Vollmann's Ghost Stories Disappoint Instead Of Scare
ARUN RATH, HOST:
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The writer William Vollmann won a National Book Award in 2005. He's written about a wide range of experiences traveling with the Mujahideen in Afghanistan, hanging out with prostitutes and reading his own FBI file. His books tend to be big and ambitious. Now he has a new one out called "Last Stories And Other Stories." Here's Julia Keller with a review.
JULIA KELLER: In his masterpiece from 2005, "Europe Central," William Vollmann wrestled the 20th century into one huge, luminous novel that bristled with insight and dread. The book was astonishing for its ability to ask and answer great moral questions about the rise of barbarity in what should've been an enlightened time. And that's why his new book is a disappointment. It's a collection of ghost stories. And yes, there are talking skulls, rising vampires and statues that come to life. But the writing is flabby and self-indulgent. And unlike Vollmann's other work, it's infested with cliches. Machine guns chitter, just like they do in third-rate thrillers. Sentences are dressed up to sound insightful, but they can't hide their triteness. Just listen. (Reading) Whatever we are used to, however unpleasant it may be, is better than being deprived of everything. That's from a story called "The Narrow Passage." Melodrama clings to this book like dirt on a gravedigger's shovel. (Reading) All the same - goes one sentence - he bravely set forth to ensnare more of the undead. In the past, I've admired Vollmann's sharp, vigorous prose. Here, though, is page after page of lazy, overwrought verbiage. Since these are ghost stories, maybe he thinks the language doesn't matter. That it's enough to throw in some fog and a spooky cackle or two. But he's wrong. Just look at the writers of sublime tales of fantasy in the supernatural like J.R.R. Tolkien, J.K. Rowling or H.P. Lovecraft. They create new universes. But those imaginary worlds ring true. There are two stories in Vollmann's book that rise above the mediocre - "Listening To The Shells" and "The Leader." (Reading) A night is silently torn open by a faraway shell-flash which could not keep the night's flesh from cohering again. That sentence is vintage Vollmann. It's lyrical and evocative, but it tells a hard and ugly truth. So is the title "Last Stories" literally true? Beats me. While the first line insists (reading) this is my final book, Vollmann is a tricky, playful writer. And he might be pulling the reader's leg. Or maybe he knows, on some level, that this undistinguished prose is beneath him. And the title is a way of letting us know that he is ready to get back to work.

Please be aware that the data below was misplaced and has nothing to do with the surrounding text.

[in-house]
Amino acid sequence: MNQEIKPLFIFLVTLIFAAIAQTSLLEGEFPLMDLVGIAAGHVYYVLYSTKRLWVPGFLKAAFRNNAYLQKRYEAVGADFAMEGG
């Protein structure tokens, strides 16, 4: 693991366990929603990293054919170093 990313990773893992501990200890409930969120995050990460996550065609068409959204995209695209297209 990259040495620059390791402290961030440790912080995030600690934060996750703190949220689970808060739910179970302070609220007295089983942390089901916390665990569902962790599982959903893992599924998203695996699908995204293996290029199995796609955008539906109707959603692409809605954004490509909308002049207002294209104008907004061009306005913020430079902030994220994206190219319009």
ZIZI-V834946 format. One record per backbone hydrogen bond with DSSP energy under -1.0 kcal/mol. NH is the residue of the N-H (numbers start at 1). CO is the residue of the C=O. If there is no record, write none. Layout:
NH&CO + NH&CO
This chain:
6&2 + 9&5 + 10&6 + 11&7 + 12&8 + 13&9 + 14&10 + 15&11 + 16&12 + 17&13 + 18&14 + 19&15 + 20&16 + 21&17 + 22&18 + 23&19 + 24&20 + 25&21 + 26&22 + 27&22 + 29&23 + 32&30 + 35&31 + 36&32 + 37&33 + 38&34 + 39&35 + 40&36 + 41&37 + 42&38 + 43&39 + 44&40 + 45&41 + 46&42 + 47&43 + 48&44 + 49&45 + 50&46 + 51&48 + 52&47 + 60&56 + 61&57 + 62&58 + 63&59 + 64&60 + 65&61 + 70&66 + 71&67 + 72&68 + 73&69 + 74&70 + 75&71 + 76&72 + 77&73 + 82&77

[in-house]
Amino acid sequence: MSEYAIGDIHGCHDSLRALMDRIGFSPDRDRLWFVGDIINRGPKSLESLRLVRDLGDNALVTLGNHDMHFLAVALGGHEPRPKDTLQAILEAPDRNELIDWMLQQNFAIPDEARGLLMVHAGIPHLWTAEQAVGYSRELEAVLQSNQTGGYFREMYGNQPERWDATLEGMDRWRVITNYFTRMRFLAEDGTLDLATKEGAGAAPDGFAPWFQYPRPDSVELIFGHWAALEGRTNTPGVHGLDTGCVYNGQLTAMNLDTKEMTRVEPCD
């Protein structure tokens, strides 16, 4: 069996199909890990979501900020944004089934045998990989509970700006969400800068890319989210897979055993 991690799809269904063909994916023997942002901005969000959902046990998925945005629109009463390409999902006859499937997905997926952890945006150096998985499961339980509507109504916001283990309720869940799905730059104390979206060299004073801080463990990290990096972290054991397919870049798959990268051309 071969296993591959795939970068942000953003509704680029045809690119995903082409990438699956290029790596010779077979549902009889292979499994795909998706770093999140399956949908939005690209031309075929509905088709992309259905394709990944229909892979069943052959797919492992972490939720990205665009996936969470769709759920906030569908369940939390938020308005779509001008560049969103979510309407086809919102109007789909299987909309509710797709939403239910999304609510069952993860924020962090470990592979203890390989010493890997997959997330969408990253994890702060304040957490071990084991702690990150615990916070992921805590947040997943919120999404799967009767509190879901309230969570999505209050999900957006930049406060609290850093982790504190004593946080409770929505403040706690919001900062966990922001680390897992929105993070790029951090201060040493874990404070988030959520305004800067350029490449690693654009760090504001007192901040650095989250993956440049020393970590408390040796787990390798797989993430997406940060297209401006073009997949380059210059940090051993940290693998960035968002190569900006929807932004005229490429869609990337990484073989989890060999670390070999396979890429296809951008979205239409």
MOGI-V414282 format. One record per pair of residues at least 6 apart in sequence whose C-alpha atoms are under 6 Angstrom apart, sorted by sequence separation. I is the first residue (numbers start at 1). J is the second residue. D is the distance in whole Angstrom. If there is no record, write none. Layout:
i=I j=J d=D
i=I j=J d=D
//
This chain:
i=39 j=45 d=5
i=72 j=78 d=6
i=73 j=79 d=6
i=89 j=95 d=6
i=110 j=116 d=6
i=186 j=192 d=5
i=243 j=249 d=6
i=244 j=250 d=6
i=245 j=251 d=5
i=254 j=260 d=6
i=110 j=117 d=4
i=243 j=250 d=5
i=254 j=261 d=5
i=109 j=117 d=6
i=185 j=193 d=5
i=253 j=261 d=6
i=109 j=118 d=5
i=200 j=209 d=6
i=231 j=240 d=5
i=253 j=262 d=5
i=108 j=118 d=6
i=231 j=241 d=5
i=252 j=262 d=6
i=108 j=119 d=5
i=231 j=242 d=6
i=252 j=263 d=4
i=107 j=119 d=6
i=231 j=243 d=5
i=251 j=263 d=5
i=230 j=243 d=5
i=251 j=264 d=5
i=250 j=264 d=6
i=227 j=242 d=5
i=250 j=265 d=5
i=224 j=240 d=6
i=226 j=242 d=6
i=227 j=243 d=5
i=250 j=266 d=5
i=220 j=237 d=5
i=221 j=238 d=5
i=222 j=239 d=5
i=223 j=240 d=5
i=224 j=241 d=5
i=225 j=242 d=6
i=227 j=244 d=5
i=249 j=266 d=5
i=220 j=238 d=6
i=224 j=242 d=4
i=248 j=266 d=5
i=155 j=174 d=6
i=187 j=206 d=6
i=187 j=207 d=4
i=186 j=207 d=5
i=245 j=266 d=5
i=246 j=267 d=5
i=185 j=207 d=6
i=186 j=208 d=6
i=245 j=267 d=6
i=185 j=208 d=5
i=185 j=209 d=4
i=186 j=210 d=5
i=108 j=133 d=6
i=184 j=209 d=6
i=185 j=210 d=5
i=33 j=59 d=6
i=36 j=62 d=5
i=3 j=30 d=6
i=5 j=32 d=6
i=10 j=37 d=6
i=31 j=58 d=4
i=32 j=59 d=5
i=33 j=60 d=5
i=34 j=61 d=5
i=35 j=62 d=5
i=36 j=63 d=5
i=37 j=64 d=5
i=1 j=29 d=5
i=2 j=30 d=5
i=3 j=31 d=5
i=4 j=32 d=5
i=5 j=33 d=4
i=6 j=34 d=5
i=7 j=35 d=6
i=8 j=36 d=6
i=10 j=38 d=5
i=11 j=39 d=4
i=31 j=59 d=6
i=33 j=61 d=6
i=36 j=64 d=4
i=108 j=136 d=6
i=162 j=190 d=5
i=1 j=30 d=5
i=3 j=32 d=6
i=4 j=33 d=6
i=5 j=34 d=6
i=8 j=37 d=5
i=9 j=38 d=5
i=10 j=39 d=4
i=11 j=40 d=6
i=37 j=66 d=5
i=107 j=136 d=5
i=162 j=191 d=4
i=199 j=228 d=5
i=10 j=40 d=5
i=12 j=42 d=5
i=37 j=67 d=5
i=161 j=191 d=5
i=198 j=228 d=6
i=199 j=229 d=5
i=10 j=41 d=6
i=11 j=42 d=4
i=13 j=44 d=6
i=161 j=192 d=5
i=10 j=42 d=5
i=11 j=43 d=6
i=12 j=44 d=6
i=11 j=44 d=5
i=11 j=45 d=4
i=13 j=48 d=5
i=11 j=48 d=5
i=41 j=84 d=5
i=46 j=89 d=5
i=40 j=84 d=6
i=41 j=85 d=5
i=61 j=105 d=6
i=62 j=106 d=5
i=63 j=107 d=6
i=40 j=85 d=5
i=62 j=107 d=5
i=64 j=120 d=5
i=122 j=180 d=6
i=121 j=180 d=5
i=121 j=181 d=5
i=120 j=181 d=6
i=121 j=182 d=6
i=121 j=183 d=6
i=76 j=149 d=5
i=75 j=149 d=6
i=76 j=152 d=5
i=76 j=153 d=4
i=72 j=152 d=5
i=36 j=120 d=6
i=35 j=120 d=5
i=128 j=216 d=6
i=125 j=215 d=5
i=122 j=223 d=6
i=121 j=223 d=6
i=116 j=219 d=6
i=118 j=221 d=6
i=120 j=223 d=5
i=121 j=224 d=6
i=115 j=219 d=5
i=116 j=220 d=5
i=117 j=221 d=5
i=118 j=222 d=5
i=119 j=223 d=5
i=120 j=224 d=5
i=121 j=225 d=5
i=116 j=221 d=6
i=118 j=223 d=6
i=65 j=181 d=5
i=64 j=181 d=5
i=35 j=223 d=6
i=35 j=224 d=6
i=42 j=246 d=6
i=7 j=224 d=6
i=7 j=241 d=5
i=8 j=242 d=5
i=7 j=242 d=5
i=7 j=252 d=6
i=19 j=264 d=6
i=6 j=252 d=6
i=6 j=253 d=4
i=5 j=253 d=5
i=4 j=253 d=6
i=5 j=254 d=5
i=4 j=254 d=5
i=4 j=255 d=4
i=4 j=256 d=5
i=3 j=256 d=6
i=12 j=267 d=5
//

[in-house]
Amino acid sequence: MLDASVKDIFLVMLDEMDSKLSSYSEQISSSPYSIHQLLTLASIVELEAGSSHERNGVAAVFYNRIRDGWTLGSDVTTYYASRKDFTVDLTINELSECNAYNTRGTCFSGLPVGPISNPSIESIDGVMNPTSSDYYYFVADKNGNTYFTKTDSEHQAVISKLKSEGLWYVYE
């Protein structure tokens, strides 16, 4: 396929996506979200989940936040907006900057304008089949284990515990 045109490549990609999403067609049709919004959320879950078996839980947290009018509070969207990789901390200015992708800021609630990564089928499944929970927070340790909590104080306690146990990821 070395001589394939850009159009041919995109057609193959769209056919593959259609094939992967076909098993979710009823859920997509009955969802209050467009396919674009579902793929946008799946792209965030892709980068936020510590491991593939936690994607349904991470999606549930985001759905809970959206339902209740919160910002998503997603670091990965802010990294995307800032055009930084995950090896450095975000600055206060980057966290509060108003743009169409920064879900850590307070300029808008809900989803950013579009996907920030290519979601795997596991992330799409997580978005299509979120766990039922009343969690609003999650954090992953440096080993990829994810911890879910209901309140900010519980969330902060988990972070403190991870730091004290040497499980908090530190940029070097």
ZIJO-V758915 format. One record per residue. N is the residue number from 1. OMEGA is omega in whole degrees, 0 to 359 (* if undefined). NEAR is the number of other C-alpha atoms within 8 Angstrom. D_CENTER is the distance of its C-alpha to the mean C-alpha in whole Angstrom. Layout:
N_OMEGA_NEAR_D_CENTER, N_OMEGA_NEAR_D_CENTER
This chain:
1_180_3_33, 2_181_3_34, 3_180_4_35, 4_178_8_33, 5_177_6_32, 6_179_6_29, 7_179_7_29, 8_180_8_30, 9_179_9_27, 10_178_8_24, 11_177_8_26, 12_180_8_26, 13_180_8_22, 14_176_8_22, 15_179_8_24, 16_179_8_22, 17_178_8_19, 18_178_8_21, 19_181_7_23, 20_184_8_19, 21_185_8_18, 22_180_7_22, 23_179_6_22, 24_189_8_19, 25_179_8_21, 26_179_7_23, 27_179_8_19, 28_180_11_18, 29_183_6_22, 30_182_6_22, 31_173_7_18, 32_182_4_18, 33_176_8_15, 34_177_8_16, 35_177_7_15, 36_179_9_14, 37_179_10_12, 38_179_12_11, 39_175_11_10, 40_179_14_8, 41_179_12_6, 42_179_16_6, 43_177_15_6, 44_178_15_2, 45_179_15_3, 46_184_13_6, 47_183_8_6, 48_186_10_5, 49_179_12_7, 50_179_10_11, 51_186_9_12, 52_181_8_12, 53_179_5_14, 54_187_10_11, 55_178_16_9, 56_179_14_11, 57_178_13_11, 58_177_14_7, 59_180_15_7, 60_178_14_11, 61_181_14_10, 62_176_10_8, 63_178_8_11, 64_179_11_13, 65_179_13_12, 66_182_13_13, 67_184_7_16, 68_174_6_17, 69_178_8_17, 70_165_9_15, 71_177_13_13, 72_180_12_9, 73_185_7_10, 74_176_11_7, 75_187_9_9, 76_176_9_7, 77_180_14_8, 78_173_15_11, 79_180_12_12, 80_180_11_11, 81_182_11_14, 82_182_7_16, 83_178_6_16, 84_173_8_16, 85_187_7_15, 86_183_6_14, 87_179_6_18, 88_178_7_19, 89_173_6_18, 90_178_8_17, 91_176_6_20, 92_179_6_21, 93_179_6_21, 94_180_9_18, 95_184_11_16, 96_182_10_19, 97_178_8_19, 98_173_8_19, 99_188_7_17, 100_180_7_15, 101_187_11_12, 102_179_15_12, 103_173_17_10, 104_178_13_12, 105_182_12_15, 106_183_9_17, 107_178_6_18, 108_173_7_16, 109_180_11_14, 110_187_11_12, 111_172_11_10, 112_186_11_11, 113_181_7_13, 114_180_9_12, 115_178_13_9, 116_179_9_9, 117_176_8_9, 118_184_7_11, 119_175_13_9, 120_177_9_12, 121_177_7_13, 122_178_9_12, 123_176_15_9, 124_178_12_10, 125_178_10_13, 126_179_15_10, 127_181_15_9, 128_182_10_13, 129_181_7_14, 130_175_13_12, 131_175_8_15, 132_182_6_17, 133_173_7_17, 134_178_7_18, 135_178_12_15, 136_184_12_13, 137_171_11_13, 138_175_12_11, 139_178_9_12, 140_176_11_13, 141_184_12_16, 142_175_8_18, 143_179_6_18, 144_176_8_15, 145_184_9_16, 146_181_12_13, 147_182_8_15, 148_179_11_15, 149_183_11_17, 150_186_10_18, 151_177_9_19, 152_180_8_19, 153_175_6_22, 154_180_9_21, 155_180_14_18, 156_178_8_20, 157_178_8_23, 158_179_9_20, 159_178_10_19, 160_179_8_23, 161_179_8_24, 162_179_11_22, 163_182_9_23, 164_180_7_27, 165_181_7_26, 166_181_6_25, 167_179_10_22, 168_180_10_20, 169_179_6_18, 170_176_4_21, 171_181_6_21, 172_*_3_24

RATH: The book by William Vollmann is "Last Stories And Other Stories." Our review came from writer Julia Keller. Her next book is "Summer Of The Dead."
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